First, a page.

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TonyTax, Tax Consultant
Category: Tax
Satisfied Customers: 15979
Experience:  Inc Tax, CGT, Corp Tax, IHT, VAT.
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acording to : According to the VAT Law, taxpayers have the

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acording to : According to the VAT Law, taxpayers have the right to reduce their
amount of output VAT (i.e. the VAT charged by the taxpayer on the
sale of goods or services) by the amount of input VAT charged on
the acquisition of goods and services. The reduction can be made
exclusively by the amount of input VAT charged on the purchases
relating to VAT-able sales.
on sales gross 20 GBP and cost nett 12.34
we can reduce vat payed to revenue : output vat 4gbp-inputVat 2.47gbp = 1.53 gbp

Can you tell me exactly what you need to know please. Is your business VAT registered in the standard scheme as opposed to the flat rate scheme? Do you run your business through a limited company or a solde trader or a partnership? Have you only recently registered for VAT?
Customer: replied 3 years ago.

standart scheme , limited company, we trading many years, this answer will just help with discussion between owners , and i just need neutral opinion, not from our accounting person


Leave this with me while I draft my answer.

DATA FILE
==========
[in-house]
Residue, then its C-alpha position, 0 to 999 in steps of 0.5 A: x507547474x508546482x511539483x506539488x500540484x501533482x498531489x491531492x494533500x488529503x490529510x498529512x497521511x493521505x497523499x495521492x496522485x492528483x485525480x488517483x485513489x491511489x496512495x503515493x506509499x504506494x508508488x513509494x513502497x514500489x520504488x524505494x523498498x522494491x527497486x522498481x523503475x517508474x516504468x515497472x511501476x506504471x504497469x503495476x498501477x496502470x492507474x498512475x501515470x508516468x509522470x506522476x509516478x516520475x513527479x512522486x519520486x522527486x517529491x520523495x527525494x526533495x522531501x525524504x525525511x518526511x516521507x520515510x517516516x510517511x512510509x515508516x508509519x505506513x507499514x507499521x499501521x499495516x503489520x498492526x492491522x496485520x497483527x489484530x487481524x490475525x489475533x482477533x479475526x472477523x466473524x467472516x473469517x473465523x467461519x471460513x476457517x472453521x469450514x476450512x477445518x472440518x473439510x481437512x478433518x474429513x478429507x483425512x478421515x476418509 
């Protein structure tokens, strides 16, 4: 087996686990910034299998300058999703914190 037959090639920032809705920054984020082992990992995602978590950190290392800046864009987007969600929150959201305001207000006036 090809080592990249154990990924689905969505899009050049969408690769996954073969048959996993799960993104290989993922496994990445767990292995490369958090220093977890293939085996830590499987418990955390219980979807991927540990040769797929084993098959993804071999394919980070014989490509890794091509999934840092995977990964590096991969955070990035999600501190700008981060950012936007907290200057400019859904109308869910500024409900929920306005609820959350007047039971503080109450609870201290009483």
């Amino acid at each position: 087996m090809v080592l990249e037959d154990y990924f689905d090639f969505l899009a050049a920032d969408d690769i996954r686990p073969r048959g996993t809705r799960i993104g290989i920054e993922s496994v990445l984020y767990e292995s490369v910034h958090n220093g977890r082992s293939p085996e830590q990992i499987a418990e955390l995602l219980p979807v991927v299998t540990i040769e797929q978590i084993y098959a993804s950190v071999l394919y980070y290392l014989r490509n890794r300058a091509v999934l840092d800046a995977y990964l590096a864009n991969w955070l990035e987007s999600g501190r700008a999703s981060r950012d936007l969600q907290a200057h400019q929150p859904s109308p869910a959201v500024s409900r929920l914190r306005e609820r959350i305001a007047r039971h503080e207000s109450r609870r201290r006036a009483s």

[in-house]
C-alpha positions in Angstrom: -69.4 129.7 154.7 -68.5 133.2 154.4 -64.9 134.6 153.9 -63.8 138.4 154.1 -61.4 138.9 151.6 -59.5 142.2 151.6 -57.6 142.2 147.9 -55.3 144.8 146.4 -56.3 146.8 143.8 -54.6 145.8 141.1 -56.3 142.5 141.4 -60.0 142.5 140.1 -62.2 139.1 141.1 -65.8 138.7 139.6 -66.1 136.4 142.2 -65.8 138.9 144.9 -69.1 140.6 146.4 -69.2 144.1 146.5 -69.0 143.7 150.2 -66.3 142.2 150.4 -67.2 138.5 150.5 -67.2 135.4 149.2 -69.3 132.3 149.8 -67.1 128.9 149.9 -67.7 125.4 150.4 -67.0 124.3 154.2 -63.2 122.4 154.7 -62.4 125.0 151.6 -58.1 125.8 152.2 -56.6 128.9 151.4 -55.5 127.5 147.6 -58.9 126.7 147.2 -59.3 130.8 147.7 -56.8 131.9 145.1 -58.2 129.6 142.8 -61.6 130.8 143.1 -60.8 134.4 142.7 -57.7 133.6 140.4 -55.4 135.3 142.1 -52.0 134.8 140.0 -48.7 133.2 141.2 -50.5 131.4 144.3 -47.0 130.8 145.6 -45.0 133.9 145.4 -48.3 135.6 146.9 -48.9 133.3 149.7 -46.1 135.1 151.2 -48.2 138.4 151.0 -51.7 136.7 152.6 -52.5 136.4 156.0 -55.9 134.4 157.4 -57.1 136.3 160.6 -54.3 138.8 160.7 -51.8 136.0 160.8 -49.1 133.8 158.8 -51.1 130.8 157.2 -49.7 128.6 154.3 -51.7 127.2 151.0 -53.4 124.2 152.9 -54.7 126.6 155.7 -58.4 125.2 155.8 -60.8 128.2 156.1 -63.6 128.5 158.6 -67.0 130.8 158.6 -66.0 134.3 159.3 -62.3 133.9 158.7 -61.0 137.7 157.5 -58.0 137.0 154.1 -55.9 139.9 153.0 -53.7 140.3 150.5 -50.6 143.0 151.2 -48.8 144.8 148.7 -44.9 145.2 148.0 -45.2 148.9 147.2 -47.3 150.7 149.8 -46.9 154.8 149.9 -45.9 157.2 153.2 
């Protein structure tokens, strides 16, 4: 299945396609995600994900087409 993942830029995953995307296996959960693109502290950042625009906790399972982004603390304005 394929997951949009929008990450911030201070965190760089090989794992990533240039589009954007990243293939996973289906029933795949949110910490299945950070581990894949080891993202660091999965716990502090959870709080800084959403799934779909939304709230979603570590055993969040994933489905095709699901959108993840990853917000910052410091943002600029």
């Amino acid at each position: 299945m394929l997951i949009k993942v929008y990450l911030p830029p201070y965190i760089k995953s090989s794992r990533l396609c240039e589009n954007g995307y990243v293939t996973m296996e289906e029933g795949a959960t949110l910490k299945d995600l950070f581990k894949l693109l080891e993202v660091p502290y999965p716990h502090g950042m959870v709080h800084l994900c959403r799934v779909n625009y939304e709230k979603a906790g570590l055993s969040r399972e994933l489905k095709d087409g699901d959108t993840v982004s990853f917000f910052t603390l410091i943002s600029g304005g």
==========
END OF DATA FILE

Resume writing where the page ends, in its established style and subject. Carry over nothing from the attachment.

Hi again.

A company that is VAT registered is simply an unpaid tax collector for the government. The VAT a company collects never belongs to the company. It is a tax on the buyer of the good or service.

If your company sells a VATable service or VATable goods to a customer, it will add VAT at 20% to the sale price so a good or service that has a sale price of £1,000 will have £200 of VAT added and the customer will pay £1,200 to your company.

If your company pays £400 for a VATable service or goods and the seller is VAT registered, VAT of £80 will be added to the purchase price and your company will pay £480 for the good or service to the supplier.

When your company completes its VAT return, the £80 input VAT it has paid its supplier will be deducted from the £200 output VAT it has collected from its customer and the difference of £120 will be paid to HM Revenue & Customs. In net terms, the company will be square.

It works in reverse. If your company's input VAT exceeds its output VAT, it will receive a repayment of the difference from HM Revenue & Customs. It will then be square.

Your understanding of the rules is correct. Take a look here for some more examples.

I hope this helps but let me know if you have any further questions.
Customer: replied 3 years ago.

thank you for this .

thats only confirm i was no mistaken


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